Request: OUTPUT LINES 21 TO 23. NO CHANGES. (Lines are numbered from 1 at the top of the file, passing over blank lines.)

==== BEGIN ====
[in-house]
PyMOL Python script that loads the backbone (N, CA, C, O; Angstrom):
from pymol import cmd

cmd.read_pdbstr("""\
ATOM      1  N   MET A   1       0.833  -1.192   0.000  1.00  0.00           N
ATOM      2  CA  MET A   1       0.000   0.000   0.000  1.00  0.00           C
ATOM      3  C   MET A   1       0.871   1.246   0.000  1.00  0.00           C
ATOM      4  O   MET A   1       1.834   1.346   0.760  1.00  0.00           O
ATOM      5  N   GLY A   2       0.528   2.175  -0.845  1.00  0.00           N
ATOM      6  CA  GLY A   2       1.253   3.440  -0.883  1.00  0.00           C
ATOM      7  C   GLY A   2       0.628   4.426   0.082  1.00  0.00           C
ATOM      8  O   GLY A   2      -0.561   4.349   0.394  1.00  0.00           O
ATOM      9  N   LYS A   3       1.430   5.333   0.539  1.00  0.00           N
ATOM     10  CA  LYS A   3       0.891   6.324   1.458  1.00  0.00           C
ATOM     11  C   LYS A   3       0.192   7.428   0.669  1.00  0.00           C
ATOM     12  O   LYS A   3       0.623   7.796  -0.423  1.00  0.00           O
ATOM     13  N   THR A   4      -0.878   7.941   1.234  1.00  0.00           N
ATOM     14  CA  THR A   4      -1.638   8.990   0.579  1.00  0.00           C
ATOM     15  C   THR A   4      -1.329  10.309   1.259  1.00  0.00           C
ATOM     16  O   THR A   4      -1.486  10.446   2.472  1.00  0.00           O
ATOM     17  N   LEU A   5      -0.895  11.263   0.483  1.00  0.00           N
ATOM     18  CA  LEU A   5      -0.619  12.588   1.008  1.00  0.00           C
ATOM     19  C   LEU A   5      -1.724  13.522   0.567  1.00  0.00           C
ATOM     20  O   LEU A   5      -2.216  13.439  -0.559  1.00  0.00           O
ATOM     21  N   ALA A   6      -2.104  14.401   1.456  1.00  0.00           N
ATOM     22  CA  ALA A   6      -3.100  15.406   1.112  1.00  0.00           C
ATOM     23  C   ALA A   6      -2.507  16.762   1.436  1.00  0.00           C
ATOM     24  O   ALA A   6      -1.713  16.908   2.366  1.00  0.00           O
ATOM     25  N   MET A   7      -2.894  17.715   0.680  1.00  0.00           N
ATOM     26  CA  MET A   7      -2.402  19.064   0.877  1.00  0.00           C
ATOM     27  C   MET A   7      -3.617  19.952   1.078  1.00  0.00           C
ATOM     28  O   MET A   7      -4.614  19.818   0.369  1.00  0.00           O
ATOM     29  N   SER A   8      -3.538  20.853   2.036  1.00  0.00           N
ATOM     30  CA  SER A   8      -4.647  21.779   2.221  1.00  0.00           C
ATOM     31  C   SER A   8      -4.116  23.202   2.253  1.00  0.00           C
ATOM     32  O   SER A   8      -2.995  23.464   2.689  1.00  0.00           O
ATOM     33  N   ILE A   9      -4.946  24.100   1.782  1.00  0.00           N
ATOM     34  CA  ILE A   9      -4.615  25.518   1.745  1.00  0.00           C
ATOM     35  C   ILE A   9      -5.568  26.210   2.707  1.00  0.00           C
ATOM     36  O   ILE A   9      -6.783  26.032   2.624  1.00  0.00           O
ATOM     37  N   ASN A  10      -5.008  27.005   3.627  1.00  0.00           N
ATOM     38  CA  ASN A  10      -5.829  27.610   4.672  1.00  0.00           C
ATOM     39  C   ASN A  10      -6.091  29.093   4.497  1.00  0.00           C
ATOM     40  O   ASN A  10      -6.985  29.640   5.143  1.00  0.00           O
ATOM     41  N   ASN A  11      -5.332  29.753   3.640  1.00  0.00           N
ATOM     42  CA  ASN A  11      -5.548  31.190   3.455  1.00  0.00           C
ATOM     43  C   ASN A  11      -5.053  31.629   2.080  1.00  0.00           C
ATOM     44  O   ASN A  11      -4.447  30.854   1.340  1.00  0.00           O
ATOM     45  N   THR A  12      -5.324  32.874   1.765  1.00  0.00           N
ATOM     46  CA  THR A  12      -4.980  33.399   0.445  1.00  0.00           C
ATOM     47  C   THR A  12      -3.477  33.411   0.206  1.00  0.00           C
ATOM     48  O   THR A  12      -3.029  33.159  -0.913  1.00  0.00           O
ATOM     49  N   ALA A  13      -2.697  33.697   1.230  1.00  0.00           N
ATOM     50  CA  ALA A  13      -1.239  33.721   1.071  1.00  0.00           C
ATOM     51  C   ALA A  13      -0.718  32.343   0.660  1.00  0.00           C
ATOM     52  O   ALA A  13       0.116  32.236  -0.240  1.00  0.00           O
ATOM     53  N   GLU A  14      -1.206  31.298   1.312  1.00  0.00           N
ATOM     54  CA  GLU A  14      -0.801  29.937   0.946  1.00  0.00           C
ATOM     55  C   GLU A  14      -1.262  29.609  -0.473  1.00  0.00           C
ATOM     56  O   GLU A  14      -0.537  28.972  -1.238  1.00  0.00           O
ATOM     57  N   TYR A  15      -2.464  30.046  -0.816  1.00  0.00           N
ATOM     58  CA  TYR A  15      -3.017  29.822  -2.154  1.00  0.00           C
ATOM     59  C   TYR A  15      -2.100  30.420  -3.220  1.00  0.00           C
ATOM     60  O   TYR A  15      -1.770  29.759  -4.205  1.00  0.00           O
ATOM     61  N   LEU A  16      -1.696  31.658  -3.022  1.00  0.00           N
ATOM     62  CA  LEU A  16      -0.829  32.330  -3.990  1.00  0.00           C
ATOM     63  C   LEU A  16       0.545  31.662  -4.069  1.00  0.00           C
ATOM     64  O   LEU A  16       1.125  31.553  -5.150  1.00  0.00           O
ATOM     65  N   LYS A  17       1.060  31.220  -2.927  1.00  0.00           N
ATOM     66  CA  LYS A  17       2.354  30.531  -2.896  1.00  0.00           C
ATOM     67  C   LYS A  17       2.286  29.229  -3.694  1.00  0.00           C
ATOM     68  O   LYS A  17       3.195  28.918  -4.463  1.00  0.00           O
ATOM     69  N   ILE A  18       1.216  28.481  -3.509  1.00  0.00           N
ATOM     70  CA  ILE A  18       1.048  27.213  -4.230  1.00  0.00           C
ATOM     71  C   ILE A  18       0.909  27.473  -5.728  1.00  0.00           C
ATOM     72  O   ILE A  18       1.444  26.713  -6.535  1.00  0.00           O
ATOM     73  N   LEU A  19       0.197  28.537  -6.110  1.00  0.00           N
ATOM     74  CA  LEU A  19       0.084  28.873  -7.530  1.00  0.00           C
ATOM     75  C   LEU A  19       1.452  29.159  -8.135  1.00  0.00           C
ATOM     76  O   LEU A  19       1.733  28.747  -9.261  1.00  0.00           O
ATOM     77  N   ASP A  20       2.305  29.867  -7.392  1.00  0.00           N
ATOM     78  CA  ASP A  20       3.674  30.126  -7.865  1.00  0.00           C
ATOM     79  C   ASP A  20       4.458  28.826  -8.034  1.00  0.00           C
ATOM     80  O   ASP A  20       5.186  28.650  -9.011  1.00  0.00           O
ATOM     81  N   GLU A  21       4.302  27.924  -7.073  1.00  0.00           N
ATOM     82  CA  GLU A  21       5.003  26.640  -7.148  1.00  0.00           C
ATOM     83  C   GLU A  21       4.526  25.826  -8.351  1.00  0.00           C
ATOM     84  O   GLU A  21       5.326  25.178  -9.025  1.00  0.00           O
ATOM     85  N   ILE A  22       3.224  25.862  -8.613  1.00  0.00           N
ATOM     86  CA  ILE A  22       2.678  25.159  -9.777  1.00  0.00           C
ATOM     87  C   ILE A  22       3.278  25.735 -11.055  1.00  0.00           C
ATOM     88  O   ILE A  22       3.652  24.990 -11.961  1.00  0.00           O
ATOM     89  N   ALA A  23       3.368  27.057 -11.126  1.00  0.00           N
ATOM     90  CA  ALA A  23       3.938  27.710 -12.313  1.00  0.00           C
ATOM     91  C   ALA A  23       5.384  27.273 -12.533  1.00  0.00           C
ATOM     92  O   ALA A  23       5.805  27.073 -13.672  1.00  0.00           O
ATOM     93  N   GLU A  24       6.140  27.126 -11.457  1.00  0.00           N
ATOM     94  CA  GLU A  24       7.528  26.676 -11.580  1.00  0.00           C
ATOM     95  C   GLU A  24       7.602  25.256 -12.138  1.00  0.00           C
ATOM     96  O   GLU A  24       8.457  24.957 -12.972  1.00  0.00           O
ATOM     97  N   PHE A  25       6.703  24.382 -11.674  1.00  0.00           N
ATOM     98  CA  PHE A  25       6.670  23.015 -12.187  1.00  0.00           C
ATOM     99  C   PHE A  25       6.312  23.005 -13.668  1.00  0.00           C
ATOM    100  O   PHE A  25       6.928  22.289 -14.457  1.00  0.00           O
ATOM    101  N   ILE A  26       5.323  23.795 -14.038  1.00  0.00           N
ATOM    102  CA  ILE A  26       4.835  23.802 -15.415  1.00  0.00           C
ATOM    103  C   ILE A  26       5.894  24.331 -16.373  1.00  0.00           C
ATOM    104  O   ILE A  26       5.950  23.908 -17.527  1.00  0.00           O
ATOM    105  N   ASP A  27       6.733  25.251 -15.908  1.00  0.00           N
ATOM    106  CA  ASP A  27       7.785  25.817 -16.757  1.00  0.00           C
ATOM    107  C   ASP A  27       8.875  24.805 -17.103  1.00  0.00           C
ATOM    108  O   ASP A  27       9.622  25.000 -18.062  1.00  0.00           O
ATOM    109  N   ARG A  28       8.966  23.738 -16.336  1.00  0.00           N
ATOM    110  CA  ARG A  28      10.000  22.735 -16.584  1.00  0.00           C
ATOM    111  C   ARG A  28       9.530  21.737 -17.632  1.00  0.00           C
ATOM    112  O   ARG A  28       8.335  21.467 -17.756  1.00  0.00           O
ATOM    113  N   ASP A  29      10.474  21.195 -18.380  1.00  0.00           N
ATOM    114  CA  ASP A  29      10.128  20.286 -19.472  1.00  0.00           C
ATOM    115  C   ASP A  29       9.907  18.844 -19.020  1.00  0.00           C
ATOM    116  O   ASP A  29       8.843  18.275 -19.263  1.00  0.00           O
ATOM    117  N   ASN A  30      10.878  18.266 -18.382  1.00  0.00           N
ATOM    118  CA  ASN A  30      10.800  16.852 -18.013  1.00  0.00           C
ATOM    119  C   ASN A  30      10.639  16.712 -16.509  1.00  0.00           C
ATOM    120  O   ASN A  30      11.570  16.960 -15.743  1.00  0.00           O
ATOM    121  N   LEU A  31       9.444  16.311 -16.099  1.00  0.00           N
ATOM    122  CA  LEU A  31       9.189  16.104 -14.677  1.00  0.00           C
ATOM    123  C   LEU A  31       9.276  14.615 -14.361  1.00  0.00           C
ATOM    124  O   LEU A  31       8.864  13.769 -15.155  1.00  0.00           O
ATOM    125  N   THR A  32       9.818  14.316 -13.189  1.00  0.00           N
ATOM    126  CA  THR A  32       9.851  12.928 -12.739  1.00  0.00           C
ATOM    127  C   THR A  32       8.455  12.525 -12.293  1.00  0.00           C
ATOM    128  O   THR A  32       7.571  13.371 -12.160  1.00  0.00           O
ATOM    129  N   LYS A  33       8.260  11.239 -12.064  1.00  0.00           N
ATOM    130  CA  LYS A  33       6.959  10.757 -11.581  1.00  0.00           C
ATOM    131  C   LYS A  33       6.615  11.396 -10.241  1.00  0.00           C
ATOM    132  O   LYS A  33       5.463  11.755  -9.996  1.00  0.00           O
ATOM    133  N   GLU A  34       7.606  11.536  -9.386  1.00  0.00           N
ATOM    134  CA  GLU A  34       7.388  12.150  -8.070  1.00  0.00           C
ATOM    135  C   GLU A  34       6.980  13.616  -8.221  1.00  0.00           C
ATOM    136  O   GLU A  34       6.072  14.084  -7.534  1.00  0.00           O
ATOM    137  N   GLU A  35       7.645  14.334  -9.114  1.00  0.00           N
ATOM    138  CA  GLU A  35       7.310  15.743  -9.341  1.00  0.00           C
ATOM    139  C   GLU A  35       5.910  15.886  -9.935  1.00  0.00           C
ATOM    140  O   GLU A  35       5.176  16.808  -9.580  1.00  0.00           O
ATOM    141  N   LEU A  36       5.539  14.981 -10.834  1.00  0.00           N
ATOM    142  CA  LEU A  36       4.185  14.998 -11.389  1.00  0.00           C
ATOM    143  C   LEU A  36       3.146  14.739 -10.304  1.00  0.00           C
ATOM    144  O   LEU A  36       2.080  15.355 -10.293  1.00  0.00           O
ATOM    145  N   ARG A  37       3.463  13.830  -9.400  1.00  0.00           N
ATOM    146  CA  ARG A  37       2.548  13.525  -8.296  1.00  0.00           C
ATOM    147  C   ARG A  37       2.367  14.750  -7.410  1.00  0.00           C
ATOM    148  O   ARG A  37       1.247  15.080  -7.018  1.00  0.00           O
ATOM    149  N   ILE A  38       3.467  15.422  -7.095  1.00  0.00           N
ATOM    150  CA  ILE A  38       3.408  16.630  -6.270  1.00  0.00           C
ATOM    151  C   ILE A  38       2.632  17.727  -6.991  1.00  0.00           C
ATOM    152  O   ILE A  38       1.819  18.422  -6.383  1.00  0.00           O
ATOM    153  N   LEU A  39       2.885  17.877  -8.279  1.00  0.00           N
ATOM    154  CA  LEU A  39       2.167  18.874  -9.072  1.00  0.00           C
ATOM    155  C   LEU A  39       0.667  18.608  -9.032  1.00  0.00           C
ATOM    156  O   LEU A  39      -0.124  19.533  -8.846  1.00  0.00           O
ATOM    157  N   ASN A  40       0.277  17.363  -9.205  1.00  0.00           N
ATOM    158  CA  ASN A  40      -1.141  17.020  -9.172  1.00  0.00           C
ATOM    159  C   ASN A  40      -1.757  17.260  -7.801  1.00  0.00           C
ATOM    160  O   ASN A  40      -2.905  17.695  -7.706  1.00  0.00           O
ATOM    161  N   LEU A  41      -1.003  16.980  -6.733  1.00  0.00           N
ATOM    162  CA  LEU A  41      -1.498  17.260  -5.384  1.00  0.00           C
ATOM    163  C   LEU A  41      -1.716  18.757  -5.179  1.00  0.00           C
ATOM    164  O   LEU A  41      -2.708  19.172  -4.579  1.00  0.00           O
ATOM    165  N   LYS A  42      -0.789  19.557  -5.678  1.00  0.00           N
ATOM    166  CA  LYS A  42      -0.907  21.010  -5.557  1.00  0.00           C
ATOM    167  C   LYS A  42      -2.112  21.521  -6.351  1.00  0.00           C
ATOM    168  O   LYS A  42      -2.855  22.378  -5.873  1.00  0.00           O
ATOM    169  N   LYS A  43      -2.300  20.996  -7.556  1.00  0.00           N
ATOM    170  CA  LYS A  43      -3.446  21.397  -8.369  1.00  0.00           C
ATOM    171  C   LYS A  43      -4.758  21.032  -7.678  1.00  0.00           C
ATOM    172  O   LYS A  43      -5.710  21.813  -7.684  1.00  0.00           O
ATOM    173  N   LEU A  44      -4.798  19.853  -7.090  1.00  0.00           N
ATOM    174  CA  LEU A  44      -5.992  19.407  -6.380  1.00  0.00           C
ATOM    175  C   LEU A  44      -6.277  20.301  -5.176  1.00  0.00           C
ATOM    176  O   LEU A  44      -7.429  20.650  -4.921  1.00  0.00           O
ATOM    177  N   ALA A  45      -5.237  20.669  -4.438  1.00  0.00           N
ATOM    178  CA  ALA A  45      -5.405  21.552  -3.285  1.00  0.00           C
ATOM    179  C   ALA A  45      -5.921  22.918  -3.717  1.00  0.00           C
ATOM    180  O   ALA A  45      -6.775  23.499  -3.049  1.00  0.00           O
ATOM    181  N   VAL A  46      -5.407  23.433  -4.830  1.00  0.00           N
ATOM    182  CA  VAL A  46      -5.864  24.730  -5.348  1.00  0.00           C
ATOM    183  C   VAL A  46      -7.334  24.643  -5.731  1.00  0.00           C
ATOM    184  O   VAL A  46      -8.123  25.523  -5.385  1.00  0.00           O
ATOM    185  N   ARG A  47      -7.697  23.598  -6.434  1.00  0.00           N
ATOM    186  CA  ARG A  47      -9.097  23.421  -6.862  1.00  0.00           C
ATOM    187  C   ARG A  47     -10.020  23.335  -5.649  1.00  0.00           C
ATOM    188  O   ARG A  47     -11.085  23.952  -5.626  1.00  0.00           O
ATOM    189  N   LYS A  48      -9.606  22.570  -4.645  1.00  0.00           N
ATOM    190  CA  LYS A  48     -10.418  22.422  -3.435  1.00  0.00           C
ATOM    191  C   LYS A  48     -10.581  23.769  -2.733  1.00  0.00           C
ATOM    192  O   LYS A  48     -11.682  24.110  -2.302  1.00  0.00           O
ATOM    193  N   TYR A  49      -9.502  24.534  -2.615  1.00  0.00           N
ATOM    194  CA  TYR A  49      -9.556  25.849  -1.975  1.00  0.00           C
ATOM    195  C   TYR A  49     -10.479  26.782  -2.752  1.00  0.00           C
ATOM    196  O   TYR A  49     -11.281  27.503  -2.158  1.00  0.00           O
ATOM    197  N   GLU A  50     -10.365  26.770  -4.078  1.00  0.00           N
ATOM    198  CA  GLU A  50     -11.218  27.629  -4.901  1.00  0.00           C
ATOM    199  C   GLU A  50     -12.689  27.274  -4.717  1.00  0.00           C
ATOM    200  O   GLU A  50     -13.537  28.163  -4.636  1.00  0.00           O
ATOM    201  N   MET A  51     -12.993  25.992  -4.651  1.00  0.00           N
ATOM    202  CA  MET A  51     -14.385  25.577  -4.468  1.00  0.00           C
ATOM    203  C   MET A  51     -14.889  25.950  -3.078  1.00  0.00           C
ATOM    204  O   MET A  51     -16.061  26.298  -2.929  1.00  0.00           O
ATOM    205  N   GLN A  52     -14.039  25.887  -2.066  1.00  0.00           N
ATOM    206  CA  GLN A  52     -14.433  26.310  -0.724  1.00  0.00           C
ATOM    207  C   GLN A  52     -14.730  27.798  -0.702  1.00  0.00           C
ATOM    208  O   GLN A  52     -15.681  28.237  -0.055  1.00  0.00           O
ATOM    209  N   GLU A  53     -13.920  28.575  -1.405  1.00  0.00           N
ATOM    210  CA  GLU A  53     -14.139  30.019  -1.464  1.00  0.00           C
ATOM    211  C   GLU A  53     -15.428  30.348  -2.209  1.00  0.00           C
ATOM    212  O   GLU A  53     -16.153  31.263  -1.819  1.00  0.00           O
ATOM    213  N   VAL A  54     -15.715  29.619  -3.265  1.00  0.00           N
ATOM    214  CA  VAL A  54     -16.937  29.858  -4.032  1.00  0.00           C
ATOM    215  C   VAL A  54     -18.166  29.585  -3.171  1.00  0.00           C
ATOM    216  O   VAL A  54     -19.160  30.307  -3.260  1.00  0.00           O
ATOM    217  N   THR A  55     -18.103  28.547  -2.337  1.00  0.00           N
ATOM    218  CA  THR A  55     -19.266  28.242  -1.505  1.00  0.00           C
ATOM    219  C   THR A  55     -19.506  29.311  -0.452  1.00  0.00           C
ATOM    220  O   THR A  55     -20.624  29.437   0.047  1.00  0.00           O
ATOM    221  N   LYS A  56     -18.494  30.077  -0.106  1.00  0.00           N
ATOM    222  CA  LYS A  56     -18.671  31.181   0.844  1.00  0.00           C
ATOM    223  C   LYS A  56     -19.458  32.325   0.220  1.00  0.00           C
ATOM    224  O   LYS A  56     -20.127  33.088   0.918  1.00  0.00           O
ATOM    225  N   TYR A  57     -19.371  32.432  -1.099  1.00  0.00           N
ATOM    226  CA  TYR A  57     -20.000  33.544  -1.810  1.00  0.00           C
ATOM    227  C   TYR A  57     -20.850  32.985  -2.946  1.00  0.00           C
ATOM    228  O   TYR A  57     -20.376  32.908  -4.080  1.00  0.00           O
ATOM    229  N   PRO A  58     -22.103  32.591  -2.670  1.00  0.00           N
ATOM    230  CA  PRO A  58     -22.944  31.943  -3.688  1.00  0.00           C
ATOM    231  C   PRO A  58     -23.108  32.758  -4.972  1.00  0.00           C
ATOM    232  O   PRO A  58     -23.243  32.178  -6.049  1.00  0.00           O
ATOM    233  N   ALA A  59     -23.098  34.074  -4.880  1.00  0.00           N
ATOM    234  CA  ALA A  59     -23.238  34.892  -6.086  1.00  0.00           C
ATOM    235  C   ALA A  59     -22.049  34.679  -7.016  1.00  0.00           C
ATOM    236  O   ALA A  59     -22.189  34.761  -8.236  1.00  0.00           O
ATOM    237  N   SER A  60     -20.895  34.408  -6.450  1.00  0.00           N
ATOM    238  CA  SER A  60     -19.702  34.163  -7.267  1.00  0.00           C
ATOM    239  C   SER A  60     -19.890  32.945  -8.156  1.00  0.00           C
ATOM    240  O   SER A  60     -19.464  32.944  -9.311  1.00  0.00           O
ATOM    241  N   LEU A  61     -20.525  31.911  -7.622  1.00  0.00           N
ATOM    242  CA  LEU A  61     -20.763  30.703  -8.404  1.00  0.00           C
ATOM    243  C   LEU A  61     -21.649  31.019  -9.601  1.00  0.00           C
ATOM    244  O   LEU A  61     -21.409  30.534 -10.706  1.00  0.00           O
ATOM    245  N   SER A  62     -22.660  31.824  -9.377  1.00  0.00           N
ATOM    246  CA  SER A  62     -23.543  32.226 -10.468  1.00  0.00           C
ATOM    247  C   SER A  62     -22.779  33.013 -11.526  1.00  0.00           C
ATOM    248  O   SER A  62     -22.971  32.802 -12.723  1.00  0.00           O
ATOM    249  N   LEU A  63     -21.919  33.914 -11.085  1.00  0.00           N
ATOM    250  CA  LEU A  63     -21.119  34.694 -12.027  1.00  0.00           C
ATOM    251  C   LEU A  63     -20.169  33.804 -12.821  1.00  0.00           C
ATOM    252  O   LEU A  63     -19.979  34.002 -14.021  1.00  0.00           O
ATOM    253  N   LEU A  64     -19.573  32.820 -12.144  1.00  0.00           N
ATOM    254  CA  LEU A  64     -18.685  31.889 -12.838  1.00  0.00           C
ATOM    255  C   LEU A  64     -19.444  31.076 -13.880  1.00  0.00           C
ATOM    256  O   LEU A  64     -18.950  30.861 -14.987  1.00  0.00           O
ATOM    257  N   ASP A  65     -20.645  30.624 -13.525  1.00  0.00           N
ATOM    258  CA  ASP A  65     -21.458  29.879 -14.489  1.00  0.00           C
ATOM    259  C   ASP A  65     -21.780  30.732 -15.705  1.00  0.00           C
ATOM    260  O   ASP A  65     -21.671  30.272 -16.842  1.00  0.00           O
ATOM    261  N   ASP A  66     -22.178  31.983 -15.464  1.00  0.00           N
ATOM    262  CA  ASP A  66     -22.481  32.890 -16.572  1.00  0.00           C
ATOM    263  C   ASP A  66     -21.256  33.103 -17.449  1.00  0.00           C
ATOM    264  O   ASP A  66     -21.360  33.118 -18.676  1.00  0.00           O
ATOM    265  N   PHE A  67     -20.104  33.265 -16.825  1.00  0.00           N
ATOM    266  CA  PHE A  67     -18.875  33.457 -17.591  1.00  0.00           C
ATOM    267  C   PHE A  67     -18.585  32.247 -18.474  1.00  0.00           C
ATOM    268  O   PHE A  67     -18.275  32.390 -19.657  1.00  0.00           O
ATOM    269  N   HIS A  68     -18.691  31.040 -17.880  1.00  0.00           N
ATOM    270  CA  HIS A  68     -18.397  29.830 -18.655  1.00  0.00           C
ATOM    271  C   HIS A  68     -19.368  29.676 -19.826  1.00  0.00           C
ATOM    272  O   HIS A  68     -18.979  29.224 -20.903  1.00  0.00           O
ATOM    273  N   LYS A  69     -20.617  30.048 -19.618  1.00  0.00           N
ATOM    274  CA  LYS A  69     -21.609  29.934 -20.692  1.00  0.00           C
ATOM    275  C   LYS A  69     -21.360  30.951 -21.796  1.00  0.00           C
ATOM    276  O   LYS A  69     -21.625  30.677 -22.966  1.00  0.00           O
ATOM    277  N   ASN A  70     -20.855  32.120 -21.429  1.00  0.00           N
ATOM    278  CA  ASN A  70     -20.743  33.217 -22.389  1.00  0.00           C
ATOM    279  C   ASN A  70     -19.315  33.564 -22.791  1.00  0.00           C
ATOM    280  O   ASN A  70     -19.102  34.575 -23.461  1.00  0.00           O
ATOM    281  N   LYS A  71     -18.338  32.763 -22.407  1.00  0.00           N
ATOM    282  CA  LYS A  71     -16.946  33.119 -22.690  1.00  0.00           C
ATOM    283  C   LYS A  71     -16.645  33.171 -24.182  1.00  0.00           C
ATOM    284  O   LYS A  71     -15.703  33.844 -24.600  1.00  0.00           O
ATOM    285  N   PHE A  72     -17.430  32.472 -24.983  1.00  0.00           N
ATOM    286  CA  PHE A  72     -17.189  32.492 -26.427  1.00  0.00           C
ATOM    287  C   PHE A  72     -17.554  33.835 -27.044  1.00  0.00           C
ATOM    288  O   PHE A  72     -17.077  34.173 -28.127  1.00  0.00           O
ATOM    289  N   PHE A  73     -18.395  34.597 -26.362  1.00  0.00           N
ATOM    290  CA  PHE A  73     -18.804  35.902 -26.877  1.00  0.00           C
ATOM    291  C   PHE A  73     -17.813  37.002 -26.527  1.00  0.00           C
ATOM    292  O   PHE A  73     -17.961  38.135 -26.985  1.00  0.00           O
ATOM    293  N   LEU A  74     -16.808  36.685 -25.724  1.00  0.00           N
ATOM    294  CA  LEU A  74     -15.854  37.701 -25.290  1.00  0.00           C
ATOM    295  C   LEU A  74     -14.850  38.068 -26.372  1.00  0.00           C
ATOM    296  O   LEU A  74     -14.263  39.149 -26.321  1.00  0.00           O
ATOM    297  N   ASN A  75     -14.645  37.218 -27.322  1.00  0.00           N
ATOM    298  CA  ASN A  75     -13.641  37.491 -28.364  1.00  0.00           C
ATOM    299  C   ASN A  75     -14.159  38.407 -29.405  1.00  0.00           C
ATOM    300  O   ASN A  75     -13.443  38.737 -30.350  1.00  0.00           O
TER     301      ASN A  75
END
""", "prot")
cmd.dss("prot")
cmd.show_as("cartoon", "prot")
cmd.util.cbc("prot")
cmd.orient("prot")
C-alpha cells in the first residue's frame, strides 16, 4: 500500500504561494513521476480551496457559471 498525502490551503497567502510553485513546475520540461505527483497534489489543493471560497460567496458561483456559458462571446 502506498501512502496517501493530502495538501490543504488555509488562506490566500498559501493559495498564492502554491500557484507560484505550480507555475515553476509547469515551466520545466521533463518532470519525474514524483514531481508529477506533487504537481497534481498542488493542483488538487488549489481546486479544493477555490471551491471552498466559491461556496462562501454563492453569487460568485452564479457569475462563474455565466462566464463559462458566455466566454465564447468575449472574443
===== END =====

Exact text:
ATOM     17  N   LEU A   5      -0.895  11.263   0.483  1.00  0.00           N
ATOM     18  CA  LEU A   5      -0.619  12.588   1.008  1.00  0.00           C
ATOM     19  C   LEU A   5      -1.724  13.522   0.567  1.00  0.00           C